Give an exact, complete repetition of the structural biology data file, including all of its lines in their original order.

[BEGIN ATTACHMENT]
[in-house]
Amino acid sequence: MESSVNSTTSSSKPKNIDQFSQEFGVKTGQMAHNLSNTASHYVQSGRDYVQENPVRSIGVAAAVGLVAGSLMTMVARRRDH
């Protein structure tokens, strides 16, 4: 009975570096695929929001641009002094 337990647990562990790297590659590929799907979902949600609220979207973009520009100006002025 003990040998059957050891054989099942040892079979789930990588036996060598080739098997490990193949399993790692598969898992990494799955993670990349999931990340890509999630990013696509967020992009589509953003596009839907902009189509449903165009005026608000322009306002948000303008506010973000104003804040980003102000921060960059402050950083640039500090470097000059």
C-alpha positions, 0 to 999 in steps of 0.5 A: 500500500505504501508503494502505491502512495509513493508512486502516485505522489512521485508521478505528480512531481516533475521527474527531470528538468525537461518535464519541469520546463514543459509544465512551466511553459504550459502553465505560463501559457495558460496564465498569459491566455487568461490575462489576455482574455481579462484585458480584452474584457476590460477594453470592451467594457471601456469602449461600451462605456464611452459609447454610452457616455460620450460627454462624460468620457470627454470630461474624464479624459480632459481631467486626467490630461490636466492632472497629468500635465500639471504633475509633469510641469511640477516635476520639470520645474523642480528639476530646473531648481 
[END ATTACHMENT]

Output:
[in-house]
Amino acid sequence: MESSVNSTTSSSKPKNIDQFSQEFGVKTGQMAHNLSNTASHYVQSGRDYVQENPVRSIGVAAAVGLVAGSLMTMVARRRDH
């Protein structure tokens, strides 16, 4: 009975570096695929929001641009002094 337990647990562990790297590659590929799907979902949600609220979207973009520009100006002025 003990040998059957050891054989099942040892079979789930990588036996060598080739098997490990193949399993790692598969898992990494799955993670990349999931990340890509999630990013696509967020992009589509953003596009839907902009189509449903165009005026608000322009306002948000303008506010973000104003804040980003102000921060960059402050950083640039500090470097000059």
C-alpha positions, 0 to 999 in steps of 0.5 A: 500500500505504501508503494502505491502512495509513493508512486502516485505522489512521485508521478505528480512531481516533475521527474527531470528538468525537461518535464519541469520546463514543459509544465512551466511553459504550459502553465505560463501559457495558460496564465498569459491566455487568461490575462489576455482574455481579462484585458480584452474584457476590460477594453470592451467594457471601456469602449461600451462605456464611452459609447454610452457616455460620450460627454462624460468620457470627454470630461474624464479624459480632459481631467486626467490630461490636466492632472497629468500635465500639471504633475509633469510641469511640477516635476520639470520645474523642480528639476530646473531648481 